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I am investigatiing a typical NTP problem. The setup is as follows :-

FreeBSD is being compiled and run on Opensolaris. The config file on OpenSolaris has entry of linux and another opensolaris machine as server and these server machines are syncing time with themselves (local clock) only. The server machines in this case have NTP running on them as well. Within a few minutes of starting the ntp daemon ,client starts syncing time with itself only and remains in that situation after that.All servers are discarded and no time syncing is done with them.

My question is , is there any fundamental problem with this setup. Will the NTP work in such isloated network that has no direct or indirect connection with reliable internet time source ?

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3 Answers 3

I don't know anything about Linux/Unix but I can tell you that the servers should not be syncing between themselves as in serverA uses serverB as it's time server and serverB uses serverA as it's time server, as that's likely to cause problems. Pick one server to be the authoritative time server and configure the other server to sync with it.

Time is relative. The servers and clients don't know and don't care whether or not they are using the correct time as determined by some external time clock. In a closed loop system, the time is whatever you configure it to be. The servers and clients will consider that to be the correct time.

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I have to agree with Joe - the "correct" time is less important than all servers having the same time. Pick one server to be authoritative for your network and ensure all others sync with that. –  RobM Dec 30 '10 at 11:22
    
I apologise for being unclear at first place itself.All the servers sync time with their own local clock respectively. They are not syncing with any other source.This means they can't sync with any other machine except themselves.Only the client has the option to sync from those multiple servers but it is not doing so and syncing with its own clock. –  Anand Dec 30 '10 at 12:05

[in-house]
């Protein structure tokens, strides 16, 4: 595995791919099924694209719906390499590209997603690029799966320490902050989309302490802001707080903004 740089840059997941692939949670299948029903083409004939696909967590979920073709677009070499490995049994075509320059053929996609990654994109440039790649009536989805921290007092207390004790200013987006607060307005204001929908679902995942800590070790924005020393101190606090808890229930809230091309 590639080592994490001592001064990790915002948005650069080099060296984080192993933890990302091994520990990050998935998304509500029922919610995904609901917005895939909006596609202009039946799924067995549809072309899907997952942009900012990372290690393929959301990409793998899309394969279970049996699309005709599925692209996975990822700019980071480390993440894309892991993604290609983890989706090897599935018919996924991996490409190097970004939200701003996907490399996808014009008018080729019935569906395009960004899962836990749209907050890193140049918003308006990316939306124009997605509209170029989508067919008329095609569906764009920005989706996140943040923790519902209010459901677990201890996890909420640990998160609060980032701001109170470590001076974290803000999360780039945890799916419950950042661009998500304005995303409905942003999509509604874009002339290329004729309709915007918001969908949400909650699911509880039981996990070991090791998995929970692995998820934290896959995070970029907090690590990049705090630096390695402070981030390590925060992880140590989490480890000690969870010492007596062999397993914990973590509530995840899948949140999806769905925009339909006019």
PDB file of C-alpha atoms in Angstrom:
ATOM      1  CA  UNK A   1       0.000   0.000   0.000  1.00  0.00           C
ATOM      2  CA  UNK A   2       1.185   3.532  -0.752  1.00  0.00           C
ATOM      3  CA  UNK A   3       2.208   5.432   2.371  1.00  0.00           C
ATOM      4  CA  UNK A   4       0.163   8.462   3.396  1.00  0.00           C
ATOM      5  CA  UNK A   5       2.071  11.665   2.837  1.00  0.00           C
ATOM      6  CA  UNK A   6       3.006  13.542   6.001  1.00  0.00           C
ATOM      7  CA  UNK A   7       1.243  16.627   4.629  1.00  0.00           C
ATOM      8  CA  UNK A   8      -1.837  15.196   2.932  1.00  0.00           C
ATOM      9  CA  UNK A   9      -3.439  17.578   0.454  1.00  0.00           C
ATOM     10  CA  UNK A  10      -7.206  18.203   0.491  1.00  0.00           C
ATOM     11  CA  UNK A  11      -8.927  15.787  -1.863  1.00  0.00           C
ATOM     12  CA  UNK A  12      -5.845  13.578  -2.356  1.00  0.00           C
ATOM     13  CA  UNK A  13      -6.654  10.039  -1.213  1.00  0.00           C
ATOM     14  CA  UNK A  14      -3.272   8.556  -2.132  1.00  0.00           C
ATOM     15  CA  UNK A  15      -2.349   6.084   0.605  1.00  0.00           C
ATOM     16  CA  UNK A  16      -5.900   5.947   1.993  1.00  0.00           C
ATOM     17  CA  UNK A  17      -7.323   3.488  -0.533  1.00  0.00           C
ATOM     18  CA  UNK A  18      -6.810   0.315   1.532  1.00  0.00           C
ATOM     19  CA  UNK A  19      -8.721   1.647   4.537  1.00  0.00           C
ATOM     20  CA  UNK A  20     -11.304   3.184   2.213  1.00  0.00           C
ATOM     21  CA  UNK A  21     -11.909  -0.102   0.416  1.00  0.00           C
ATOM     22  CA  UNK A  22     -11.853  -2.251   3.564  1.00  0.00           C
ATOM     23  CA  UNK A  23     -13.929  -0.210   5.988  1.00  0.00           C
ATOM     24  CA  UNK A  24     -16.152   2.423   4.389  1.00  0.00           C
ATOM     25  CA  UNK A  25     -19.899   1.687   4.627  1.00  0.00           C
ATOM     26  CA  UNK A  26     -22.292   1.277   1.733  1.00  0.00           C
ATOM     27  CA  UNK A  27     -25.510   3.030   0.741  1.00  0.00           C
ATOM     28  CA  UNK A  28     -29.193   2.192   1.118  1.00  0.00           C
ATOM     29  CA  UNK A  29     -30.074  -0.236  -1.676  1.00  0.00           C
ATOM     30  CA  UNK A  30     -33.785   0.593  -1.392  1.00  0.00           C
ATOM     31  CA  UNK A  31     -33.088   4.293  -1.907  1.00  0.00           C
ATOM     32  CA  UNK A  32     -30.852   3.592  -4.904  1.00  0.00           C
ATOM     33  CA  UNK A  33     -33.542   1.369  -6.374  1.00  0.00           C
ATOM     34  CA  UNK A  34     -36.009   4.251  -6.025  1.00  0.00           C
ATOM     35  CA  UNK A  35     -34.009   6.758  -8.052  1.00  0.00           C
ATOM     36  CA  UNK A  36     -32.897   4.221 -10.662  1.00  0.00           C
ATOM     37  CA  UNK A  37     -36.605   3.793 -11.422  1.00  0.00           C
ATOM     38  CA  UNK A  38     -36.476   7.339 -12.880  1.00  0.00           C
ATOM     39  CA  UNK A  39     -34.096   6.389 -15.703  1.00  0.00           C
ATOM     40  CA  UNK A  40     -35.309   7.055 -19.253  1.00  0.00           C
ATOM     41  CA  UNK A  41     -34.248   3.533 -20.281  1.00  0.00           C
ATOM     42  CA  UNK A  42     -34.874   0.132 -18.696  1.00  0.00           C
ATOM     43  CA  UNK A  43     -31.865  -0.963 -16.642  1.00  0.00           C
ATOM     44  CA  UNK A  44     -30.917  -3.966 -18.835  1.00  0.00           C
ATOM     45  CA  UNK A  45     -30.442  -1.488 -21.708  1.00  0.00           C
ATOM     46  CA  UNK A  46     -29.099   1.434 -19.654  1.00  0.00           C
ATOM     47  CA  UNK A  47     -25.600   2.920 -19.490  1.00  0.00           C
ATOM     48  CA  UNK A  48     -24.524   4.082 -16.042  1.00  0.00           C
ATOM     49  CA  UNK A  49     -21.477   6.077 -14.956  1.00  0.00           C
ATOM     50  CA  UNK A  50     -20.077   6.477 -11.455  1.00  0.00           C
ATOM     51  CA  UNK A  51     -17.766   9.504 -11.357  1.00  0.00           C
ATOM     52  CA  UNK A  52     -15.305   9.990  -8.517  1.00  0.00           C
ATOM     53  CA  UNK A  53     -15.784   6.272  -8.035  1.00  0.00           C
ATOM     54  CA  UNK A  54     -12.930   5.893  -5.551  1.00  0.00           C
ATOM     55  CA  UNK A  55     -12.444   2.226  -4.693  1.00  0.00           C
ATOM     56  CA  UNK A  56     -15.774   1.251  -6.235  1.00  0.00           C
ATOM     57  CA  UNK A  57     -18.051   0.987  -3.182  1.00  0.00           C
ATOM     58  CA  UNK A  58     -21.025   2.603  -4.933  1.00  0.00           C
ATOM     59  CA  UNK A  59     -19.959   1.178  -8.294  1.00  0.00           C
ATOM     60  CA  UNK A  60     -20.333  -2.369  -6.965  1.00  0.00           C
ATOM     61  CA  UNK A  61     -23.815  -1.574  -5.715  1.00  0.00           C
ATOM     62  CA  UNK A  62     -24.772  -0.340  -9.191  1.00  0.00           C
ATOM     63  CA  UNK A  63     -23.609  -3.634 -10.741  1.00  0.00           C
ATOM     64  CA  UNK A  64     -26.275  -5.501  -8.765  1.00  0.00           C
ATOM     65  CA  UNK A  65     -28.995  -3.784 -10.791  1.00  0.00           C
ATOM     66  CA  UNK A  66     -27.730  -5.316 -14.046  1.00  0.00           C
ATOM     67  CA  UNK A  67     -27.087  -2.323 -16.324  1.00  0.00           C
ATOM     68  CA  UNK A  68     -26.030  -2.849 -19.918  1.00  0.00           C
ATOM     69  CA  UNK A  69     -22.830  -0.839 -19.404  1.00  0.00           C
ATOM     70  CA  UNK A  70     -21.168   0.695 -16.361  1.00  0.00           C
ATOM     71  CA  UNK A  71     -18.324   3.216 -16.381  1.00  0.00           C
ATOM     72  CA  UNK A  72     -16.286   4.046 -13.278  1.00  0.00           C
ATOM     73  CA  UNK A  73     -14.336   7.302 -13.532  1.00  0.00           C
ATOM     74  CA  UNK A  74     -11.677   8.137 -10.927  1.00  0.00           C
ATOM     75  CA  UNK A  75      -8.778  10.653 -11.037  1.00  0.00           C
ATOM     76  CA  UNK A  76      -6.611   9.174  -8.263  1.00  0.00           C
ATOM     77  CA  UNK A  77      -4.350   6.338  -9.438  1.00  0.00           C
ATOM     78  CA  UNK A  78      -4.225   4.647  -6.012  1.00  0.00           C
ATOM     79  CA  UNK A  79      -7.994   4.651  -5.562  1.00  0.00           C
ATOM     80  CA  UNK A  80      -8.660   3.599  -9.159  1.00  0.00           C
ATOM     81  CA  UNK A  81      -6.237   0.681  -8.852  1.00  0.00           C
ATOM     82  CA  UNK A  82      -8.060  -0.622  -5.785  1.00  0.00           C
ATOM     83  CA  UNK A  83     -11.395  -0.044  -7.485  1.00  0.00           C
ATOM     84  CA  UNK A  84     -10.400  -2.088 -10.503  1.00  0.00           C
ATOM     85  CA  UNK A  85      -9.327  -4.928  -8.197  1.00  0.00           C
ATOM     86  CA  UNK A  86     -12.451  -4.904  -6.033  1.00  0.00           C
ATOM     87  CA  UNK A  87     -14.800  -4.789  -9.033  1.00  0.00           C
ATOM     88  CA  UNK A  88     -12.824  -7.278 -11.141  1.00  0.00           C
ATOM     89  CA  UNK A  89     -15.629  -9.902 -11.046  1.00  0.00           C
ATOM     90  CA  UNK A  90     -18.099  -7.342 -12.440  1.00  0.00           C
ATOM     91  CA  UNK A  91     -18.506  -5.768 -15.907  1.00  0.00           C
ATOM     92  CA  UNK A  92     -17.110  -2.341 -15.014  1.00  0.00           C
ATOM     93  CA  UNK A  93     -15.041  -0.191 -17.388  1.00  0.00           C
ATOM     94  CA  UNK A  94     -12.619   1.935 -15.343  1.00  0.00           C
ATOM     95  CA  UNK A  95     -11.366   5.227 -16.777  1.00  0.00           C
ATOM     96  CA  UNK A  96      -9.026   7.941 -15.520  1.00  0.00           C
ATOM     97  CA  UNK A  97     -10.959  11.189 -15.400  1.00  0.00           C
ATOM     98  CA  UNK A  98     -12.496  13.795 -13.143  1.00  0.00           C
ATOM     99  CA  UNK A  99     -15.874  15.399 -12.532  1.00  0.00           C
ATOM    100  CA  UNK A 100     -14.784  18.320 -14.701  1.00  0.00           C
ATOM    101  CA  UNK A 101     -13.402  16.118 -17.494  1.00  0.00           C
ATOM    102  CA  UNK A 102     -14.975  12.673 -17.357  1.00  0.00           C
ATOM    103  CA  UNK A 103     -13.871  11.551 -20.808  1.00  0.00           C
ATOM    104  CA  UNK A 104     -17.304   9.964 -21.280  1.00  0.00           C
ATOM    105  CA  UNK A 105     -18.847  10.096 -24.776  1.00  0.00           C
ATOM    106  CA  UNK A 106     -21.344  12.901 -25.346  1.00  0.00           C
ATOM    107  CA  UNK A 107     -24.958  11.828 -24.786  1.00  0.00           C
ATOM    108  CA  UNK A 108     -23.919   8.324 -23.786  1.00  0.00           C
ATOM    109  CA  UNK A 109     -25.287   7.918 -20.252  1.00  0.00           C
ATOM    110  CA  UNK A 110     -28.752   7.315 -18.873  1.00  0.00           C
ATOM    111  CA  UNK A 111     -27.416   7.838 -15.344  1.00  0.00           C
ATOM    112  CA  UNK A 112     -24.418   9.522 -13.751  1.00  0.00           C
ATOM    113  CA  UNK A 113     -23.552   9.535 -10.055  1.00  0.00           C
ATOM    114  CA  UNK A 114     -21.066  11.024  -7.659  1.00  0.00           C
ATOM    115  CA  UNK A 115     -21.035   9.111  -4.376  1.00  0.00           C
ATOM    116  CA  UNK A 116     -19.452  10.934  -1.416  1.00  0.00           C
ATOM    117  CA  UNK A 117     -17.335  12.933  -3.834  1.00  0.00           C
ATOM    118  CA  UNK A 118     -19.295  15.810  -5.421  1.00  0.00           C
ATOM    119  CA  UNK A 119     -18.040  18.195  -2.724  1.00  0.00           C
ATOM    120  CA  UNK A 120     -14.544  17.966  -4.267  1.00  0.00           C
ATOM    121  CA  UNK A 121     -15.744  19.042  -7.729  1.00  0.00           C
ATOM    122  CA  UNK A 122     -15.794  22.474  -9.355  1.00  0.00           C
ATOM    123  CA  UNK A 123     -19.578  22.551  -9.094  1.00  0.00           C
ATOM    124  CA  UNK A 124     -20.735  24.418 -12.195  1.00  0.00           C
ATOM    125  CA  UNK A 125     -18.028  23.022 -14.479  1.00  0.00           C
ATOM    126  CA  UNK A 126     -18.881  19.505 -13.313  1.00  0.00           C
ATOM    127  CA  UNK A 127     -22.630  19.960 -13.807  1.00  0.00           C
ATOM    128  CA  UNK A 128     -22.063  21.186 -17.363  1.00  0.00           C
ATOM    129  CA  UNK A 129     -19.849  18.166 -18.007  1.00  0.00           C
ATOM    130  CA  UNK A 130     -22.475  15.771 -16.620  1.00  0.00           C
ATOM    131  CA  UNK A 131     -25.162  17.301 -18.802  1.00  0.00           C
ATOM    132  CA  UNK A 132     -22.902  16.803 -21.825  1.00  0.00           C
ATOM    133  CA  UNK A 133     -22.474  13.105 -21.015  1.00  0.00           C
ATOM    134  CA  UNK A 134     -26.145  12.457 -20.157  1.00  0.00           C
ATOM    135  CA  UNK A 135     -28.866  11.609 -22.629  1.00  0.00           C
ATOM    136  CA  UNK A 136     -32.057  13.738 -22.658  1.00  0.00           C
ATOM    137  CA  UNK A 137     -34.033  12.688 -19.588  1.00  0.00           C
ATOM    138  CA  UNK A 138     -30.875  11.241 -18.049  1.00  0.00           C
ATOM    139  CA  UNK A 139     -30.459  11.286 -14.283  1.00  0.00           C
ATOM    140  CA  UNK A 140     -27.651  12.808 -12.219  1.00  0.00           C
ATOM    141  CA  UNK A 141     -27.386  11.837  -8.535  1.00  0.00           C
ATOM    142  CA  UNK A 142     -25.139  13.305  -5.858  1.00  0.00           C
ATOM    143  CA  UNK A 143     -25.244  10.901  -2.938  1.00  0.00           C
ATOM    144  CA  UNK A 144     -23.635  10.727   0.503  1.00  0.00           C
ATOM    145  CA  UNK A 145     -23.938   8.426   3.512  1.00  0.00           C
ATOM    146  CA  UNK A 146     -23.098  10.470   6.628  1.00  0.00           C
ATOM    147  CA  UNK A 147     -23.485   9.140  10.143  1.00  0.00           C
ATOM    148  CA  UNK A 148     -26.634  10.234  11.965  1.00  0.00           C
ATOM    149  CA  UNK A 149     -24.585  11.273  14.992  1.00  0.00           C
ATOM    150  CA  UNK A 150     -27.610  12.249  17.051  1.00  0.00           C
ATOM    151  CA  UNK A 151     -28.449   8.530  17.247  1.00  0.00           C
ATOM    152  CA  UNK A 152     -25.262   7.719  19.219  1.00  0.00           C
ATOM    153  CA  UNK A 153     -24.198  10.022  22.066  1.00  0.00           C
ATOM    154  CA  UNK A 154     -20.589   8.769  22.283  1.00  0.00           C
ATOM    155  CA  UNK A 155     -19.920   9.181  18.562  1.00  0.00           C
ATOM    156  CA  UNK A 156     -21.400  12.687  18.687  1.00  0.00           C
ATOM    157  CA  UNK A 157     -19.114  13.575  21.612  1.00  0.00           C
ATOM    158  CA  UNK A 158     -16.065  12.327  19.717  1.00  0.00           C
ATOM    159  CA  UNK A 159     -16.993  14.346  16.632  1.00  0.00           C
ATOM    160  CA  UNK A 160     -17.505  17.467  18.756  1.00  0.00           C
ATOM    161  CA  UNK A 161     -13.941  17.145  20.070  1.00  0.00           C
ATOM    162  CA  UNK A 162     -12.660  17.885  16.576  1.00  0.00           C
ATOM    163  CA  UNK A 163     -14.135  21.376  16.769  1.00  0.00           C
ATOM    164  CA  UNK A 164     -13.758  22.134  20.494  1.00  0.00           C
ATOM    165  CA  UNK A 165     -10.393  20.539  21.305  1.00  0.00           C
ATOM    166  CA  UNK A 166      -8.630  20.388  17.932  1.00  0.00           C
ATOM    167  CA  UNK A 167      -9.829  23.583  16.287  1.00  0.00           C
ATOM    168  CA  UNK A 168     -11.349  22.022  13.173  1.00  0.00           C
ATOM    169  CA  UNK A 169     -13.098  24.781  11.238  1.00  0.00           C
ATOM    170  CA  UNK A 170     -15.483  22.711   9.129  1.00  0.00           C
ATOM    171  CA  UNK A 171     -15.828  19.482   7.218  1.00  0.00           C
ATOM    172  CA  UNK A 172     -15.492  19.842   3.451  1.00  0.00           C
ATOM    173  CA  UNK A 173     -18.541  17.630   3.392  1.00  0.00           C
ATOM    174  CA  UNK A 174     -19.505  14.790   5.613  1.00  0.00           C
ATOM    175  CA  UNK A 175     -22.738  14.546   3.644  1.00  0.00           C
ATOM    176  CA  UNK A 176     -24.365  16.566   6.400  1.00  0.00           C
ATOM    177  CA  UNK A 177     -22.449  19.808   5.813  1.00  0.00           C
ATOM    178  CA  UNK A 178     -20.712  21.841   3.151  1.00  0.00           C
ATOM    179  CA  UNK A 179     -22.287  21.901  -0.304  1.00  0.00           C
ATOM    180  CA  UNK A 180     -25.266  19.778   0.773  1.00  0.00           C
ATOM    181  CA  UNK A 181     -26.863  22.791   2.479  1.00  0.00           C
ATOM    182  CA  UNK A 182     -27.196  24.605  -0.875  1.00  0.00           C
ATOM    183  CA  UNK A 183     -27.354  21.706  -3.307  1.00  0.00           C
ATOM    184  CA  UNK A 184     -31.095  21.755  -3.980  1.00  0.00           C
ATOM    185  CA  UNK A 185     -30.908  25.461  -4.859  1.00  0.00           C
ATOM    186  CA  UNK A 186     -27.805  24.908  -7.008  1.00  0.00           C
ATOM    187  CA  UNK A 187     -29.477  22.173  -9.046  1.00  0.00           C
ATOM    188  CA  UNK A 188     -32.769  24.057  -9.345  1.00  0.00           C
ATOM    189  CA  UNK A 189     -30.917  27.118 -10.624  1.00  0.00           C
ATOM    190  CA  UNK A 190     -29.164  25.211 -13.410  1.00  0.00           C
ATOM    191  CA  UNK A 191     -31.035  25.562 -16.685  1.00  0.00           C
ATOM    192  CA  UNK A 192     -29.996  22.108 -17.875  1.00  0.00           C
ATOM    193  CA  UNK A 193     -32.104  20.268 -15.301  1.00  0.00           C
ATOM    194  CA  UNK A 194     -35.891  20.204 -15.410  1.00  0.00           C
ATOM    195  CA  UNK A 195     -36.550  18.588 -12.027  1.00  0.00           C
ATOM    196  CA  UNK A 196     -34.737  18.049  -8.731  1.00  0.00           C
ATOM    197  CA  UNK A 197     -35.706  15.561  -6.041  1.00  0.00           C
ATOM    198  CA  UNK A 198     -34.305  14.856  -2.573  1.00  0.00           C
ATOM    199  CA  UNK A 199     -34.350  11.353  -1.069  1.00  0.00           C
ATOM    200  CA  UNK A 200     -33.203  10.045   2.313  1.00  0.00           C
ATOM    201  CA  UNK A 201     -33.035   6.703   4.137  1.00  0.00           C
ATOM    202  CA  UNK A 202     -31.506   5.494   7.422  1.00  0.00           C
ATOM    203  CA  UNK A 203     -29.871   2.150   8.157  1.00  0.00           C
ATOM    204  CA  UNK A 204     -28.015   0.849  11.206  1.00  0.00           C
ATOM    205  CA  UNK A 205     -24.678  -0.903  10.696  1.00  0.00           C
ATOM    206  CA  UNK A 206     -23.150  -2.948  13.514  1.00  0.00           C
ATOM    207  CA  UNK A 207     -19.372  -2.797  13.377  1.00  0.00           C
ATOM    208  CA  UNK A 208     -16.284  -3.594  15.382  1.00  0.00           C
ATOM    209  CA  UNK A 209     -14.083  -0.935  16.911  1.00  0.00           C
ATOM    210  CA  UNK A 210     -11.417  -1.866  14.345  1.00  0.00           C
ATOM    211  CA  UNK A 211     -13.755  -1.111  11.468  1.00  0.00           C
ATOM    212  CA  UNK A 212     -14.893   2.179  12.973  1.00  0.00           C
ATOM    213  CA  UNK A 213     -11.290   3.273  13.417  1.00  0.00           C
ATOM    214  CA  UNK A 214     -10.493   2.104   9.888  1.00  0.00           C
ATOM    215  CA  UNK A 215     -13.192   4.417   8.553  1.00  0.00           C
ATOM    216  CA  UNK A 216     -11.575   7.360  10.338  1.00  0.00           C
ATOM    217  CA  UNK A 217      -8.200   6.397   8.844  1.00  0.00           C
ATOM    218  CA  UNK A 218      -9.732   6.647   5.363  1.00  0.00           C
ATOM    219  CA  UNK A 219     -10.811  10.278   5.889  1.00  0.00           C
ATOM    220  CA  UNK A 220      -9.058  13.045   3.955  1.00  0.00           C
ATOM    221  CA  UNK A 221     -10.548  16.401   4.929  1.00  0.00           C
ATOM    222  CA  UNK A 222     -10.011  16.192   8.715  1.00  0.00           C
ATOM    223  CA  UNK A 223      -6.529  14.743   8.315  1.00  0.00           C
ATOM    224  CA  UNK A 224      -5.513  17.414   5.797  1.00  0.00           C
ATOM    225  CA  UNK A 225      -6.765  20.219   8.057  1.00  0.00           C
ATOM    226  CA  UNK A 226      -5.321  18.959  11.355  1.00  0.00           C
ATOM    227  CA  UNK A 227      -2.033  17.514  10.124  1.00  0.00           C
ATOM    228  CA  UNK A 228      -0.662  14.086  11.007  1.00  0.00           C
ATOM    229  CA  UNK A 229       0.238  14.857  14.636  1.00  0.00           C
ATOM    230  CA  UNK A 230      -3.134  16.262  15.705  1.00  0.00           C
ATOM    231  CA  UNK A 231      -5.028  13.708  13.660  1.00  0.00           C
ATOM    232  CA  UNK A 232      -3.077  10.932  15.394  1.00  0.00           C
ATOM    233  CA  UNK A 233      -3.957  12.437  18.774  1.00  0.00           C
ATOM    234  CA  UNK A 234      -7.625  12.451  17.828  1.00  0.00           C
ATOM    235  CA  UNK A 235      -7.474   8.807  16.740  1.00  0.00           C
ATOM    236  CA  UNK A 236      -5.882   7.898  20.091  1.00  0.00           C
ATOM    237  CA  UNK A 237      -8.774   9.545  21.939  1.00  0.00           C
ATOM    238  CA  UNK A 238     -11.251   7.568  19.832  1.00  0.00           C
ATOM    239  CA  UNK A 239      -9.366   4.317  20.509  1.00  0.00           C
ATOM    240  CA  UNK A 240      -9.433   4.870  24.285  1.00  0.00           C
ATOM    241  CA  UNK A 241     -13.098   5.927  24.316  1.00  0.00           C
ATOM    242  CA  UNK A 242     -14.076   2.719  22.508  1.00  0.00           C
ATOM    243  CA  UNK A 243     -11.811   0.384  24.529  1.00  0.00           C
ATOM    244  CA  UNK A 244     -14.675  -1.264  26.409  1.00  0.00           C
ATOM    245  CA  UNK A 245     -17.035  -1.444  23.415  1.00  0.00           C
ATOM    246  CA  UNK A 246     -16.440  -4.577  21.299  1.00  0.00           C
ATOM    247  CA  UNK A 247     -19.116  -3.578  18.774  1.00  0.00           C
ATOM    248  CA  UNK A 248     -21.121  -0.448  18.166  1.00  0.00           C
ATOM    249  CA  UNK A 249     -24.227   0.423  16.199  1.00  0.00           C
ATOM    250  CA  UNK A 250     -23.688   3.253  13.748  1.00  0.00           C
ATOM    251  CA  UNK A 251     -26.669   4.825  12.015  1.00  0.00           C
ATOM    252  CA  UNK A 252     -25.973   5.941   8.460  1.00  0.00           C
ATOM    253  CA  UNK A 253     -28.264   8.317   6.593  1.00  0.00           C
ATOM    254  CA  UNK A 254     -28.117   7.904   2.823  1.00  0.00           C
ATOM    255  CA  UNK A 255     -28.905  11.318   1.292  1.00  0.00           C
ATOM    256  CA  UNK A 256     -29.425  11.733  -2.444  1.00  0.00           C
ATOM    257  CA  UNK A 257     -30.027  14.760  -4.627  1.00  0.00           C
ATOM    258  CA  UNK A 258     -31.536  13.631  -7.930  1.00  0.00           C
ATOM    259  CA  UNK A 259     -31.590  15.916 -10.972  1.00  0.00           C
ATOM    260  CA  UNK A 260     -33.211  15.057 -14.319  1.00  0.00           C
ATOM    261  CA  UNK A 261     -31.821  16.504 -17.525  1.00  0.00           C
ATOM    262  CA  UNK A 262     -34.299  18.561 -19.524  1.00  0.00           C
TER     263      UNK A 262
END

Joe, I think you're wrong when you write "The servers and clients don't know and don't care whether or not they are using the correct time as determined by some external time clock"; in the NTP world, they do. See my answer for more suggestions. –  MadHatter Dec 30 '10 at 12:37
    
@MadHatter: I see. I would agree with you that the clients and servers need to communicate with an authoritative time server, but I would add that in the context of my answer, access to an external time server is irrelevant. If the "real" time is 00:00:00 but the closed loop system thinks the time is 12:00:00, then the "real" time is irrelevant to the closed loop system. –  joeqwerty Dec 30 '10 at 12:57
    
Joe, I think I totally take your point: that all that is important to the OP is that the clocks agree with each other, rather than that they be in any sense "right", and that's fine, and a good observation. My counterpoint is that NTP definitely DOES care about them being right, and unless you manually configure it to do so, it will not merely arrange for all the clocks to be the same. –  MadHatter Dec 30 '10 at 13:33

Yes, but you have to lie to NTP. Essentially, you pick one server to be the time server, and then configure NTP on that host to be authoritative even though it has no grounds to be so (ie, no direct-access to a stratum zero server, or network access to a lower-stratum server). Then and only then you configure the others to look to the "authoritative" server, and they'll sync to it. Otherwise no host will consider itself authoritative, and will not allow anyone else to sync to it, which is what you're seeing.

If memory serves, the "authoritative" server should have something along the lines of

# use local clock
server 127.127.1.0
fudge 127.127.1.0 stratum 10

though this is from memory and you may have to play with it somewhat.

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If you want a precise time source without any internet connexion, you can use a serial GPS, plugged into a machine that will act as NTP server.

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